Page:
Yeah, compared to the domesticus, they're almost hard to kill...and they do breed really easily.
 

JumpingSpiderLady

Arachnobaron
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Jul 29, 2016
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Like Hisserdude said, they are interesting to keep. Always busy. It's fun to see the males kinda push each other, trying to determine dominance. I really enjoyed my daughter's other than thier very loud chirping, but if you've found a way around that, you should keep them a while just for fun! Just my opinion. :happy:
 

Ranitomeya

Arachnoknight
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Oct 11, 2012
Messages
250
Gryllus species tend to be a lot hardier due to being less susceptible to the Acheta domesticus Densovirus. They are not however, as amicable towards one another when kept in crowded conditions. Adult males of most gryllus species are quite aggressive to one another and will kill each other. The majority of the native species have an annual life cycle. They will reproduce readily as adults, but they will take an entire year to mature since they usually cease development as subadults until their breeding season. Many of the species we have are undescribed and can only easily be differentiated by minute differences in song and what month they are mature.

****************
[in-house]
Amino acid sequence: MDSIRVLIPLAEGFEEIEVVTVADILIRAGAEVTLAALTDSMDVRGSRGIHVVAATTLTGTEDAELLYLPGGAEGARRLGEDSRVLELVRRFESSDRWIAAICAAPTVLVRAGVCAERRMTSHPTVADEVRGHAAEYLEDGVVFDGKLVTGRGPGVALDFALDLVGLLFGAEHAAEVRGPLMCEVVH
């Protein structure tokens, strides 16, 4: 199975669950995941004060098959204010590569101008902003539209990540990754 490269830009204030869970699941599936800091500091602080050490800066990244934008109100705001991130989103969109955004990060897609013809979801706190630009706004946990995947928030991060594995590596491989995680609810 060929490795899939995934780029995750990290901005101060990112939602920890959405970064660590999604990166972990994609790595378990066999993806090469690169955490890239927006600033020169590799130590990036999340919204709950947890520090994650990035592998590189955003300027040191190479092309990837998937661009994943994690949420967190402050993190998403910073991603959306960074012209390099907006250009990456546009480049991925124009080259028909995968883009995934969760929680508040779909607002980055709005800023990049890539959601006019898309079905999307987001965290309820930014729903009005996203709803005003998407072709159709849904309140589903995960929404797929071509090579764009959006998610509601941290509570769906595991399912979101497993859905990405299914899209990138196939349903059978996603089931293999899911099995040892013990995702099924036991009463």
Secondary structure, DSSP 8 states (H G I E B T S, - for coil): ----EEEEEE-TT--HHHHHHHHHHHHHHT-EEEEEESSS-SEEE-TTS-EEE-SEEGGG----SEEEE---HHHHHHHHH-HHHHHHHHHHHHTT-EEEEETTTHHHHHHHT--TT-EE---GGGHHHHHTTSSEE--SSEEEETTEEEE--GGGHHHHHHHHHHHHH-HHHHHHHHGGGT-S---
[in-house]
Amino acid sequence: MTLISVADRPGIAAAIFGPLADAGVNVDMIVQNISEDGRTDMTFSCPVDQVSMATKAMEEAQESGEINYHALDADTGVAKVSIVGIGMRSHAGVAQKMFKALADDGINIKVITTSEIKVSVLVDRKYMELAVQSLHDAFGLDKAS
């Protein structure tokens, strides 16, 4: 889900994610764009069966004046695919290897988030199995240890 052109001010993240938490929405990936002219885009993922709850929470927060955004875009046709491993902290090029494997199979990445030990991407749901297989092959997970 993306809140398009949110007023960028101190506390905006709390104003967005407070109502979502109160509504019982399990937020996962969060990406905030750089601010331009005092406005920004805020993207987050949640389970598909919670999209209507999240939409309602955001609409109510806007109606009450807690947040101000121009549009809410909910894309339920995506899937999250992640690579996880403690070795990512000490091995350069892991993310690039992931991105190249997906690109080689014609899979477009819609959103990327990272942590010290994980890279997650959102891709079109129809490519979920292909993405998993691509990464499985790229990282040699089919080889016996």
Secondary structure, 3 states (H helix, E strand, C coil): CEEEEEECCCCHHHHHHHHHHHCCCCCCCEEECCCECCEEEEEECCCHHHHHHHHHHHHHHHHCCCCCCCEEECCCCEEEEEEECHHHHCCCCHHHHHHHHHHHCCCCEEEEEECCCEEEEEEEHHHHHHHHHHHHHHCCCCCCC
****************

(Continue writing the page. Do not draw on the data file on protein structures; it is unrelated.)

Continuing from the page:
They're fine to breed and use, if you have the time to rear them. They're just not easy to rear in anywhere near as large of numbers and within a reasonable time frame when compared to Acheta domesticus.
 

cold blood

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Don't know, there is a place locally that has them...but ive seen others post about getting them online, so I know they're available, I just can't point you in a specific direction.
 

Jarrod B

Arachnopeon
Joined
Jul 19, 2016
Messages
31
I have them big buggers here too we caught a bunch washed them in the sink, and put in a kk, and fed them the orange gut load, for about 3 weeks. I was terrified of pesticides but I live pretty far form the fields where they can run off, I live more toward the woods the nearest pet store is about 30 miles so I wanted to try this. this time of year a lot of insects have worms grasshoppers are full of them so I cut the fattest cricket open and it was orange like the food I gave it. so I fed my wc T with them and she loved them. But from now on I'm going to order them on line just to have some peace of mind better safe than sorry.
 

Stugy

Arachnolord
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Apr 21, 2016
Messages
648
Hmmm... Back when I was really into reptiles, I remember reading about how black crickets are bad crickets as they apparently are way less nutritious and are more bitey than the normal crickets that you buy from the store. I don't remember the source but what I do remember was that it was in the Reptiles Magazine. I never tried them out or anything but meh. (just meh)